Peaceful picnickers exercise their gun rights in park

By Stephanie Rice, Columbian Vancouver city government reporter

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The ninth annual Peace and Justice Fair took up most of Esther Short Park on Saturday with nonpartisan booths, performers and face-painting for children. But in the southwest corner, a smaller group assembled to make its own peaceful statement.

About 70 people attended a barbecue for OpenCarry.org Washington to educate the public that it's legal to openly carry firearms on public property.

Organizer Nick Smith of Tacoma said he was told when he reserved space in the park about the Peace and Justice Fair.

"We're for peace and justice, too," Smith said. His group just takes a different approach, he said.

The group had a picnic in 2010 in Esther Short Park, and Smith said there was demand for another.

"If you have a right and you don't exercise it, we say, it's a right lost," Smith said. Most people see guns only on television, and then carried only by police or bad guys, he said. He wants people to become more comfortable with the sight of someone who isn't a police officer with a gun in a holster.

"I just say, 'I have nothing to hide,'" said Smith, 43, who manages a gun store. Smith, who grew up in Vancouver, said he started shooting when he was 12 and has carried a gun since he turned 21.

Gun rights advocates have succeeded in getting both the Vancouver City Council and the Board of Clark County Commissioners to amend codes to make it legal to carry guns in parks. When the matter was first brought to the attention of the city council in 2010 by OpenCarry.org Washington member Joe Winton, City Attorney Ted Gathe acknowledged that park codes pre-dated the state's open-carry law.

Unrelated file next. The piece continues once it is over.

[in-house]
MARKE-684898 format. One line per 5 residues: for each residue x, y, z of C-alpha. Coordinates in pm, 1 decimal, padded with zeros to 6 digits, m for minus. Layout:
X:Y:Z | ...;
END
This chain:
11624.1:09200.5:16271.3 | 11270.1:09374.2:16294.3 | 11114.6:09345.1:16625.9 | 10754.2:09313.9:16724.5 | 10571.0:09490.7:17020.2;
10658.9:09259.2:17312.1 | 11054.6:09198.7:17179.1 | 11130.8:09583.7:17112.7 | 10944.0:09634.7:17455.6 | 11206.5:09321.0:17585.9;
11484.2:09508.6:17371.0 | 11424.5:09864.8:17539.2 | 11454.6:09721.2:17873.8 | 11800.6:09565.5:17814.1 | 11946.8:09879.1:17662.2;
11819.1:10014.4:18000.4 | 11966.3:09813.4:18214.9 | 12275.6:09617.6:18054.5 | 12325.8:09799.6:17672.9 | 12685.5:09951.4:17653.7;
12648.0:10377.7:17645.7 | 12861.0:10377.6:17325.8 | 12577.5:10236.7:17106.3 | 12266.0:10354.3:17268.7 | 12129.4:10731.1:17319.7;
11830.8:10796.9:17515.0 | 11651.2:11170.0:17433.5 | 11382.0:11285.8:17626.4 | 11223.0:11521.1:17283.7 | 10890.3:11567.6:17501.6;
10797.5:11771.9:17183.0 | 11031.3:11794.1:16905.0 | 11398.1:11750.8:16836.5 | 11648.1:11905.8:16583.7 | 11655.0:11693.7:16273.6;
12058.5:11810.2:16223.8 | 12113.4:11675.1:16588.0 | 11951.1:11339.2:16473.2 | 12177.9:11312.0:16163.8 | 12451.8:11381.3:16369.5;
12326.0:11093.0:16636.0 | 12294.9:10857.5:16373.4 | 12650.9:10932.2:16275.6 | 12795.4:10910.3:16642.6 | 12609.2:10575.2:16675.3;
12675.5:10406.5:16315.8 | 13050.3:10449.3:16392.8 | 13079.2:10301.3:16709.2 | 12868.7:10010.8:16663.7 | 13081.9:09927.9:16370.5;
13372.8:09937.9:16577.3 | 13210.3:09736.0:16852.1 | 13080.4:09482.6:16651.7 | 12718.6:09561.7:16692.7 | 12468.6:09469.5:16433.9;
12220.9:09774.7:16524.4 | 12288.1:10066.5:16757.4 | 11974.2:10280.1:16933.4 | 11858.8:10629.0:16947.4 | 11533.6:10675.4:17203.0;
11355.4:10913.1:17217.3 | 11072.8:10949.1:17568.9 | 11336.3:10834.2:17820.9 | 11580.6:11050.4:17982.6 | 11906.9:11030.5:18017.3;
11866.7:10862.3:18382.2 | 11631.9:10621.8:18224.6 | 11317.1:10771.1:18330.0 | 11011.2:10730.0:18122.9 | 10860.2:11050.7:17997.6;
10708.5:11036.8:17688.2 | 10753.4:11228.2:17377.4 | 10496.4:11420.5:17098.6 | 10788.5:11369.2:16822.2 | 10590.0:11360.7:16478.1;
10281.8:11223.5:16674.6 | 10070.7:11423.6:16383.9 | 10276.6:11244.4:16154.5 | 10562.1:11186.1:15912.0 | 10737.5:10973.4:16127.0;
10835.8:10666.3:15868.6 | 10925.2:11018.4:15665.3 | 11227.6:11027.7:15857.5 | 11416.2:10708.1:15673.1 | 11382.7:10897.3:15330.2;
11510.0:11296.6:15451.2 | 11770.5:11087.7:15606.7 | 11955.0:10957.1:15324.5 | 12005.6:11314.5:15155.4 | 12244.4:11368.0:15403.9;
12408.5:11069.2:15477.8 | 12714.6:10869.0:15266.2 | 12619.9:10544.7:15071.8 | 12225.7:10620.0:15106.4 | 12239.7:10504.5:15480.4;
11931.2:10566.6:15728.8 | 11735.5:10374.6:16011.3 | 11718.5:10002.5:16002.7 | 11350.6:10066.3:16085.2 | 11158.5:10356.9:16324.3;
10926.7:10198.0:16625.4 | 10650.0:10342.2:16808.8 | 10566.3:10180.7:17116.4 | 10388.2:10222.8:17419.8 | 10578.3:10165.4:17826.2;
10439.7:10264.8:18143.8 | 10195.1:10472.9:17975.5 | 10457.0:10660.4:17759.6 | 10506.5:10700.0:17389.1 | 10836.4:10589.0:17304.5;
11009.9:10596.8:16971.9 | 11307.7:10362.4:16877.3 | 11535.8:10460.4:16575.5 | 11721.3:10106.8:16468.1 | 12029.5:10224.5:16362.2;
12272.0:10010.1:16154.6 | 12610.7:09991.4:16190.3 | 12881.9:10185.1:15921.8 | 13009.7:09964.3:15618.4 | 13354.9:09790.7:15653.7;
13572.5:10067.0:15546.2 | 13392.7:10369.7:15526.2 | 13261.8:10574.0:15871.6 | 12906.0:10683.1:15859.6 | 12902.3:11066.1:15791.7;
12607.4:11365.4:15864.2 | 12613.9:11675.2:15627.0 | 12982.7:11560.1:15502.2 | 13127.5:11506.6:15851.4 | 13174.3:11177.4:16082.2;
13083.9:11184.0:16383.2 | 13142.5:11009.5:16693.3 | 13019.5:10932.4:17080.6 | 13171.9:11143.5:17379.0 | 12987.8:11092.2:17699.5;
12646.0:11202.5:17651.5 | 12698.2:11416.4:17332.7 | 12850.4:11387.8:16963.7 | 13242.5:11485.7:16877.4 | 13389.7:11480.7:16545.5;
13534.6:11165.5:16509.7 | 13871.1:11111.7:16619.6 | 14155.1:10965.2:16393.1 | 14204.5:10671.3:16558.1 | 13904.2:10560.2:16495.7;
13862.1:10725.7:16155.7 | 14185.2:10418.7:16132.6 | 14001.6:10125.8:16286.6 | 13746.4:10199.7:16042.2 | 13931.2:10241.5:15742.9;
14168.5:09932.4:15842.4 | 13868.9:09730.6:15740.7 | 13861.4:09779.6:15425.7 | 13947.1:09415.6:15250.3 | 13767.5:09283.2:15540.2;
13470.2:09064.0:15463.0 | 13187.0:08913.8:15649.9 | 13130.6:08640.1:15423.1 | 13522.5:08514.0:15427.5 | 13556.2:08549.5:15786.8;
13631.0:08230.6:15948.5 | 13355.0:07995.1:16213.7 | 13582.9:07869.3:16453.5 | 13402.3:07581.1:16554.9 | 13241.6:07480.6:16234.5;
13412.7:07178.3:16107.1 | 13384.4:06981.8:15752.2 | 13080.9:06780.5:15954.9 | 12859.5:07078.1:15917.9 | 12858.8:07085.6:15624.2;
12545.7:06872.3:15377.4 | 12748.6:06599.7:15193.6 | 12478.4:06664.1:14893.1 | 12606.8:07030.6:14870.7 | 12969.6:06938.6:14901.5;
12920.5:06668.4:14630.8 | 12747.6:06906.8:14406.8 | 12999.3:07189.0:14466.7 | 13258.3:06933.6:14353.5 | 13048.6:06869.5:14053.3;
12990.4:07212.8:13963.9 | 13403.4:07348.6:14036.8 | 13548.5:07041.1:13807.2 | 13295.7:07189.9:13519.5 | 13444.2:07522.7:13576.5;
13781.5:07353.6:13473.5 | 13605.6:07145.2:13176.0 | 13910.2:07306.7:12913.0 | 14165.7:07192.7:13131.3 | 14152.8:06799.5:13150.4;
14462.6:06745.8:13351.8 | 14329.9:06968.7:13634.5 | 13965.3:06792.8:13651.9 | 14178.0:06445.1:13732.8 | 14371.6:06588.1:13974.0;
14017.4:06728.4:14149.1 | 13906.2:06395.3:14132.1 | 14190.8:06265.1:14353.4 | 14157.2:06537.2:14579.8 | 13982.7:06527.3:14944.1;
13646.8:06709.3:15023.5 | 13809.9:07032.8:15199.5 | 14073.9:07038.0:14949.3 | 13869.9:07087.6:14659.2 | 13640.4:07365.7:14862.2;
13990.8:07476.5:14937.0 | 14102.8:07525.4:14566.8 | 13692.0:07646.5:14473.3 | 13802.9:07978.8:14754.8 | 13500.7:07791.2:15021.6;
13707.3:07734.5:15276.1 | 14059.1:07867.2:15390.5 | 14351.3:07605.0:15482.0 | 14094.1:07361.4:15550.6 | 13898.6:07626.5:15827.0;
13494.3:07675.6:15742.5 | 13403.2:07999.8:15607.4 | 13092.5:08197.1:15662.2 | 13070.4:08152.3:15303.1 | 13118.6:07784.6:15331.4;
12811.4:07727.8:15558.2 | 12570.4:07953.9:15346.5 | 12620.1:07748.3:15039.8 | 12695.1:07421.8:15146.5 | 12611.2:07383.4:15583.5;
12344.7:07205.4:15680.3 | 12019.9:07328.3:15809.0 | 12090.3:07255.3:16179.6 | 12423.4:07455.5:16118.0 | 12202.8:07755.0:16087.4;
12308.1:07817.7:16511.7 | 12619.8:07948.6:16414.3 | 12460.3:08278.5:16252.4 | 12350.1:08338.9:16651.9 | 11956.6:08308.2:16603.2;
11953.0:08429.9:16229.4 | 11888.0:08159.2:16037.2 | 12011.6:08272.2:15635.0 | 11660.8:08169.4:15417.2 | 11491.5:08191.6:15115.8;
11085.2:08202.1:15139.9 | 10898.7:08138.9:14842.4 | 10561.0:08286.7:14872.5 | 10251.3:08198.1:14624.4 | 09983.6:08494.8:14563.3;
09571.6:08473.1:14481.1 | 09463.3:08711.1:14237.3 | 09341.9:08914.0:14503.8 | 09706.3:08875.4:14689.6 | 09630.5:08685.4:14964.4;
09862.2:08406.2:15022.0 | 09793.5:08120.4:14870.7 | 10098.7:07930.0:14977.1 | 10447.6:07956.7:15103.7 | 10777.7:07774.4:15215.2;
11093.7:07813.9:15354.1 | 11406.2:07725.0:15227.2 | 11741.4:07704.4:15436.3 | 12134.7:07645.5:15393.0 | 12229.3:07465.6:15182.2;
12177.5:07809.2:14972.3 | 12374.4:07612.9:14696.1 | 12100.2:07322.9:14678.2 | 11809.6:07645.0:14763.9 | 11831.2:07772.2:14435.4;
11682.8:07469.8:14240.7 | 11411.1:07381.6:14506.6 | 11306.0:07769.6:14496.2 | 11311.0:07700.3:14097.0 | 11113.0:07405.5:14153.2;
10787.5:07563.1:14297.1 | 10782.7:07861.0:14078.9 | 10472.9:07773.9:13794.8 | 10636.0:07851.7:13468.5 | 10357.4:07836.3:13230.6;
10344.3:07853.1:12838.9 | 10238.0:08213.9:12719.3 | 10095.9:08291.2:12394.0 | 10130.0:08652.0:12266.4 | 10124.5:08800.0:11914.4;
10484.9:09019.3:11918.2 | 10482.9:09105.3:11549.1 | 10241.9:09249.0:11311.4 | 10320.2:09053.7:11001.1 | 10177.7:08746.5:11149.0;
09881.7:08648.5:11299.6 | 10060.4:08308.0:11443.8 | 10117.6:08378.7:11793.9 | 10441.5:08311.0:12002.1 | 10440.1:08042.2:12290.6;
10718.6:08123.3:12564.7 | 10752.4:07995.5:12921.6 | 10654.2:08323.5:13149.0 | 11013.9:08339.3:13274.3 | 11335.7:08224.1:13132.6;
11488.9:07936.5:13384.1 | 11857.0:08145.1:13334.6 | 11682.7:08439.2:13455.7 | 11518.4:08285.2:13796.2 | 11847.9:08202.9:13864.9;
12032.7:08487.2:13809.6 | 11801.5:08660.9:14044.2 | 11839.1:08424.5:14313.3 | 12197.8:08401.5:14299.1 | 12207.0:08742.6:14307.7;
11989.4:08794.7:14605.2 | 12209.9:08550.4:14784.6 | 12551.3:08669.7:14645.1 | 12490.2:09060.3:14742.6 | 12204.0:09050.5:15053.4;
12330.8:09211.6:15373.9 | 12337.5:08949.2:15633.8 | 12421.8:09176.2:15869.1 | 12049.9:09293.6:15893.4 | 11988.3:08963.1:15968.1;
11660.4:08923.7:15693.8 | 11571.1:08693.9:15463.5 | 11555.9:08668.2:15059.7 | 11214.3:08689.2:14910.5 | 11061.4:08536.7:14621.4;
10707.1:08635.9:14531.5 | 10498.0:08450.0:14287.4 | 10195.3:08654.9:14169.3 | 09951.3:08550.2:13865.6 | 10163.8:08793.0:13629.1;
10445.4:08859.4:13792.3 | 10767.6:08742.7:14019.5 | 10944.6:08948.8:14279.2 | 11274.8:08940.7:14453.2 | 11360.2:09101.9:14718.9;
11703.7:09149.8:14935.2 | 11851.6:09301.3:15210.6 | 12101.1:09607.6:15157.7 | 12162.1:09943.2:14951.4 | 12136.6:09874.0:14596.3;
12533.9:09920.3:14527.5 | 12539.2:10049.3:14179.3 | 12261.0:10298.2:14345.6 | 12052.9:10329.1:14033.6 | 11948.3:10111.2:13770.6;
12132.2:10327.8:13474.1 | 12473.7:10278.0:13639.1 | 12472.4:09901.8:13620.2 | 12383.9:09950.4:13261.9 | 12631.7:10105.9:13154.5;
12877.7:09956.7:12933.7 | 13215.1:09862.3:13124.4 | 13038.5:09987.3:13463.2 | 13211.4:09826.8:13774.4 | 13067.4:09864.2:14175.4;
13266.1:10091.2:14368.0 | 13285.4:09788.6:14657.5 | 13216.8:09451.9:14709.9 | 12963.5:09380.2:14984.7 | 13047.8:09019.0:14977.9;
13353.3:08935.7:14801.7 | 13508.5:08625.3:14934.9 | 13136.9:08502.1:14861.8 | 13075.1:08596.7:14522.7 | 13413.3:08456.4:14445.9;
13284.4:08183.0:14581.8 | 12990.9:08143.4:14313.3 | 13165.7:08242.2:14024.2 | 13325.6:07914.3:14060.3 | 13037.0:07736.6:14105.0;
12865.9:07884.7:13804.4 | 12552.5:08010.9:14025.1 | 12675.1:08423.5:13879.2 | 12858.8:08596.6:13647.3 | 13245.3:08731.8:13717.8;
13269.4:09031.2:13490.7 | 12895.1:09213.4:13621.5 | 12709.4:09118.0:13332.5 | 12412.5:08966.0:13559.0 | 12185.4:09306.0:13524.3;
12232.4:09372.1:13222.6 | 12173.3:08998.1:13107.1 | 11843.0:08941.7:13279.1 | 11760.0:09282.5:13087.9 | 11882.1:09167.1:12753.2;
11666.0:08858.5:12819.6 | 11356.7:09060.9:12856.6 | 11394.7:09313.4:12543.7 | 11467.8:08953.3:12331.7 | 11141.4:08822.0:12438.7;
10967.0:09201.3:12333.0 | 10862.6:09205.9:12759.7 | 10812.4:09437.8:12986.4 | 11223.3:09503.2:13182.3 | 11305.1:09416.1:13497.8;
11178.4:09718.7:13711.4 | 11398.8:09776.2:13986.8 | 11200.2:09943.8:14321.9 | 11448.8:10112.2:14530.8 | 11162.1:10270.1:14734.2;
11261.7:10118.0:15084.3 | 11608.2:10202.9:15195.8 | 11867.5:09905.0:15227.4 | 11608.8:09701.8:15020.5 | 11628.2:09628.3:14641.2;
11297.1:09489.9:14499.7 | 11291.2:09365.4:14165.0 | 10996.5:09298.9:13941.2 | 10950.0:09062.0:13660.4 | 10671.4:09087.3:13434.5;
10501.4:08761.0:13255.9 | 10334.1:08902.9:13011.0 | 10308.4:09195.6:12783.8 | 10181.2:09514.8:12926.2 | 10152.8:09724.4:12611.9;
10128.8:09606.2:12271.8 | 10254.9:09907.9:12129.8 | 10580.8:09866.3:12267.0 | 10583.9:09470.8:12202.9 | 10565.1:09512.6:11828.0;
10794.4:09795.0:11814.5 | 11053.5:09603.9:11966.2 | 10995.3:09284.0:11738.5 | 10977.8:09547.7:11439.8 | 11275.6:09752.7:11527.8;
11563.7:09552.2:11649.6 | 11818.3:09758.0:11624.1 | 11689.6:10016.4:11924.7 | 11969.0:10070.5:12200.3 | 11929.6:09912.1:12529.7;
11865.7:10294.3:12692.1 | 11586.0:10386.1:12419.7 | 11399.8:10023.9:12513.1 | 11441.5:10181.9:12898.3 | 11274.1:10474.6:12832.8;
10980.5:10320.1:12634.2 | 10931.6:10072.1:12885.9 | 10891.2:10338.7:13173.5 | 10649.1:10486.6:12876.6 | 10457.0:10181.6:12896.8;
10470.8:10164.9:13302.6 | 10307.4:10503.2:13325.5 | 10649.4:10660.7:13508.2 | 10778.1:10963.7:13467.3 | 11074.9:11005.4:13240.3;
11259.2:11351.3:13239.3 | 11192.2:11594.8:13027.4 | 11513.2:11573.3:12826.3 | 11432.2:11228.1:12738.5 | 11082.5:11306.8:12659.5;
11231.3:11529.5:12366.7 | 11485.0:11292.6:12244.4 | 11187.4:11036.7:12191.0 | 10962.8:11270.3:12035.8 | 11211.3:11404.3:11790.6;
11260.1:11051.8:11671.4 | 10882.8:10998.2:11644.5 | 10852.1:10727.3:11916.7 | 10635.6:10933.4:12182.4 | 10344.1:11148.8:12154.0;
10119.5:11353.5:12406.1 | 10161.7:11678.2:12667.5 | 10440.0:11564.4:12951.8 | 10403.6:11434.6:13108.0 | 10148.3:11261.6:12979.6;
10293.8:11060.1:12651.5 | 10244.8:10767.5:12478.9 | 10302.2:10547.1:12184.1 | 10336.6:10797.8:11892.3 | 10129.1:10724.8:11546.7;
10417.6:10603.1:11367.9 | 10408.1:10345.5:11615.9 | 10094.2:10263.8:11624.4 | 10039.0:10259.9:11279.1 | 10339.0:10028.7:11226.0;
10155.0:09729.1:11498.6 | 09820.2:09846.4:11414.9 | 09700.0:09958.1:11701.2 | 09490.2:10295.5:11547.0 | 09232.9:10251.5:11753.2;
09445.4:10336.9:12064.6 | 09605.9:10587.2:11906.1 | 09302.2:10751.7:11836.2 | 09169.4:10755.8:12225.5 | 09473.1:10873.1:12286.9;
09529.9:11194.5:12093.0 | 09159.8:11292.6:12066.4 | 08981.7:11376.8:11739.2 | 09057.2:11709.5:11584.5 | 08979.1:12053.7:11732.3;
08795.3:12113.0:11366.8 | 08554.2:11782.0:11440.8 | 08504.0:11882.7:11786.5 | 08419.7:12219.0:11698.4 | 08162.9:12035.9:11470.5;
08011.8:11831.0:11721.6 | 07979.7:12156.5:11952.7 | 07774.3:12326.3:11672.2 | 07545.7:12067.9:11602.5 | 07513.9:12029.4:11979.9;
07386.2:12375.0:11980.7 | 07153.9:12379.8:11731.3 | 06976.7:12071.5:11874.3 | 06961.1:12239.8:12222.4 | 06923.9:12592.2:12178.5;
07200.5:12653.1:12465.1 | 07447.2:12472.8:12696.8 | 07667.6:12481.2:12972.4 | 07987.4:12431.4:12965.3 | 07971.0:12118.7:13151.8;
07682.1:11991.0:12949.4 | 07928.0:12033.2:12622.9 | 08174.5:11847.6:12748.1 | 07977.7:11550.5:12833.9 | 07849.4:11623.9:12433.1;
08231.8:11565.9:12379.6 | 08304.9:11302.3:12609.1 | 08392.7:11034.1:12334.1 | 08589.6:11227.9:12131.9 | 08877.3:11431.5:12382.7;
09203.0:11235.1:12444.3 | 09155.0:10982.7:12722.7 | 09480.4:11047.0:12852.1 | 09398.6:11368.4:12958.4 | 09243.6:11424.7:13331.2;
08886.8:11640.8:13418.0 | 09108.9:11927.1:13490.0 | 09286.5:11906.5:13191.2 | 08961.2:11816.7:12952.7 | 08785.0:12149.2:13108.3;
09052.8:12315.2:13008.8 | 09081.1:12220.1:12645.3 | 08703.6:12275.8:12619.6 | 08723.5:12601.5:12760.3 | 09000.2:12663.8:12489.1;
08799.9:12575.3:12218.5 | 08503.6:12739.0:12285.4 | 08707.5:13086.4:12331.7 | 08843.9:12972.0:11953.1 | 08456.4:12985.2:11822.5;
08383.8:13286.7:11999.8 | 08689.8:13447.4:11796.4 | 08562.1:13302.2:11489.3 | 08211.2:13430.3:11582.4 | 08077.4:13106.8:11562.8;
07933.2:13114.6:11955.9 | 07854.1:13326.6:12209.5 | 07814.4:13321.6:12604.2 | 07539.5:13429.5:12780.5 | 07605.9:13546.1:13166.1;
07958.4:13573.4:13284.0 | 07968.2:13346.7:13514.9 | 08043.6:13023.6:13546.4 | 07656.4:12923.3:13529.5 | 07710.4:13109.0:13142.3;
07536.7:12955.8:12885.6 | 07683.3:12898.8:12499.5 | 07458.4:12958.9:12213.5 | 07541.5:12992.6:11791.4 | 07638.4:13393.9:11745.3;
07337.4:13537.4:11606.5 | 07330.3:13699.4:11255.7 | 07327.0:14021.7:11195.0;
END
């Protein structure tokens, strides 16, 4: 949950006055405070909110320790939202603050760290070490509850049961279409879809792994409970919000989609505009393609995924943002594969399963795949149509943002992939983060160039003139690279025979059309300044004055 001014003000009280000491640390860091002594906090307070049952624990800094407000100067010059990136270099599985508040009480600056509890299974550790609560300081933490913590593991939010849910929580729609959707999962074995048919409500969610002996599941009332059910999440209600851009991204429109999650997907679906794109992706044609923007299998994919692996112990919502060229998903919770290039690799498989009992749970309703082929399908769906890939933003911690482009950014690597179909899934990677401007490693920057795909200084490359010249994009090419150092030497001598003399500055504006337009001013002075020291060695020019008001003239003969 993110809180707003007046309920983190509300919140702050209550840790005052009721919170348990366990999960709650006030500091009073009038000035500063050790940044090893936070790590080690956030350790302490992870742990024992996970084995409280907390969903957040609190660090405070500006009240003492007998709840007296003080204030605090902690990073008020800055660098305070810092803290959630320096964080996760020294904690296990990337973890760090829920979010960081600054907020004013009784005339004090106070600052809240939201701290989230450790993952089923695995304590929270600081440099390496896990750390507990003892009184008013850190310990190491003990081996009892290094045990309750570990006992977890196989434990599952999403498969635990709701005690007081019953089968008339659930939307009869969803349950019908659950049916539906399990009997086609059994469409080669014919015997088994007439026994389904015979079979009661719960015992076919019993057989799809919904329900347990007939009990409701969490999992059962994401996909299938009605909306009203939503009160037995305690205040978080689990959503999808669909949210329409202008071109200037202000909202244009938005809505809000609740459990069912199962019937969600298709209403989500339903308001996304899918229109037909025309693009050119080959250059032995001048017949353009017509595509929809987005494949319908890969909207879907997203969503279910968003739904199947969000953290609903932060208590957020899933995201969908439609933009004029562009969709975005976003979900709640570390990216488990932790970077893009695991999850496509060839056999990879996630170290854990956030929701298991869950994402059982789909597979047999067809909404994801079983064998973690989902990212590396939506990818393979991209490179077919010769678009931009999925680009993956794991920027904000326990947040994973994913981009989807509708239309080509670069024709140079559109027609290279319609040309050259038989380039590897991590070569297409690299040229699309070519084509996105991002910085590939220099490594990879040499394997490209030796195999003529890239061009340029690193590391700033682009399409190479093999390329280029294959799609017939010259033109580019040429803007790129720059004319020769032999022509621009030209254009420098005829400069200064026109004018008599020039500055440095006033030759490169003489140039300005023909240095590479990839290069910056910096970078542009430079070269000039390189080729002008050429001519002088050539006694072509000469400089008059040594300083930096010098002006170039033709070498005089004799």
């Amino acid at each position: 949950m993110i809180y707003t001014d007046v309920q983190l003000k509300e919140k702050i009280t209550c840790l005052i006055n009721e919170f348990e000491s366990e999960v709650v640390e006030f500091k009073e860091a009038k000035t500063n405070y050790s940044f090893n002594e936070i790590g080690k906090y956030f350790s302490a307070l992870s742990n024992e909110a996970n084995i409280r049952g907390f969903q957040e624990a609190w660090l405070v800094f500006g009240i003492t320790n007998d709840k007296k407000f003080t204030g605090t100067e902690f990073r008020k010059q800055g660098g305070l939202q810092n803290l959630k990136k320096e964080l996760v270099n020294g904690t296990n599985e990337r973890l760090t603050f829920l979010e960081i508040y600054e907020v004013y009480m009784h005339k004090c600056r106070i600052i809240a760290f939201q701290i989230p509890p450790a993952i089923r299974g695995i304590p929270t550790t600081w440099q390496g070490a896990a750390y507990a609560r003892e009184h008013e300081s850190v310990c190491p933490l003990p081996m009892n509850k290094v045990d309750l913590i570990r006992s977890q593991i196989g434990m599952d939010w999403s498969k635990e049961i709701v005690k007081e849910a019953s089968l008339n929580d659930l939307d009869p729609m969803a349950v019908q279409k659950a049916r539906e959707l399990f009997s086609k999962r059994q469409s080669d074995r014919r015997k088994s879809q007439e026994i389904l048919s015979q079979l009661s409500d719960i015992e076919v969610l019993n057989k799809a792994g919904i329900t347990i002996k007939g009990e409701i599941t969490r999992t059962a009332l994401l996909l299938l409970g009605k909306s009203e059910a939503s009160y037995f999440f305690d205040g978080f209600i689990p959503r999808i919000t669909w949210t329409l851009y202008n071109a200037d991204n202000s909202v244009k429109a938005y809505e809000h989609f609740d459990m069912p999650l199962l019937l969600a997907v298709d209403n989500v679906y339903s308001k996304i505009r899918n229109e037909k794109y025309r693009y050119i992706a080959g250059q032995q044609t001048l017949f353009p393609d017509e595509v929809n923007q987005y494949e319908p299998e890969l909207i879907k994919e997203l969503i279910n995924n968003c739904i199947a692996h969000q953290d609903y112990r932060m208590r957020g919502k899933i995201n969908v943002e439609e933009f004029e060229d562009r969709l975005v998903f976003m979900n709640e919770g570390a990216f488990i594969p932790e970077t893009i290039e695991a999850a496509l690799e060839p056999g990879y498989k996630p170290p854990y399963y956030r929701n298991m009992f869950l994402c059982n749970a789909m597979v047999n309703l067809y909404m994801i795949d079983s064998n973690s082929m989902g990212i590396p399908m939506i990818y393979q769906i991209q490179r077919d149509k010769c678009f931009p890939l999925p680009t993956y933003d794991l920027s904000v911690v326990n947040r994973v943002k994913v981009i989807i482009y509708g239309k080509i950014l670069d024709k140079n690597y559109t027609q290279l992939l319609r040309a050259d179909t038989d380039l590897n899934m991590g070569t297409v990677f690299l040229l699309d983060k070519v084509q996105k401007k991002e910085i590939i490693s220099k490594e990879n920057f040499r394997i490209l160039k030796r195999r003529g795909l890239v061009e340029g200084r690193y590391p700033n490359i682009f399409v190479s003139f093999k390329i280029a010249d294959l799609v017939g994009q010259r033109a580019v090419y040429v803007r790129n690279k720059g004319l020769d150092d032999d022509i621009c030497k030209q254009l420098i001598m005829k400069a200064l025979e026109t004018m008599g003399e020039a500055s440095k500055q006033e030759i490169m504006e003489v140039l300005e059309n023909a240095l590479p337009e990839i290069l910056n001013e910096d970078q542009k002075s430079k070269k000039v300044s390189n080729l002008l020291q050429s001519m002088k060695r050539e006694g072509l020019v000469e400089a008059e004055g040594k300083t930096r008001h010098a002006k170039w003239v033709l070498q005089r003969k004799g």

It remains illegal to discharge a weapon in a park, except under specific circumstances such as in self-defense.

Vancouver resident Lynda Wilson, 54, attended Saturday's barbecue with her husband, Tracy.

She started shooting five years ago. For Christmas, she bought her husband a pellet-firing Airsoft rifle -- and was surprised to open her present, a real gun.

Recently, Wilson succeeded in getting county commissioners to update an emergency code to reflect the fact that the chairman of the Board of Clark County Commissioners does not have authority to prohibit the possession of firearms in public during a declared emergency.

Only the governor has that authority, she pointed out.

On Sept. 18, commissioners are expected to update the emergency ordinance a second time to correct another error pointed out by Wilson. The county does not, contrary to current code, have the right to prohibit the sale or distribution of firearms or ammunition during a declared emergency.

Stephanie Rice: 360-735-4508 or stephanie.rice@columbian.com.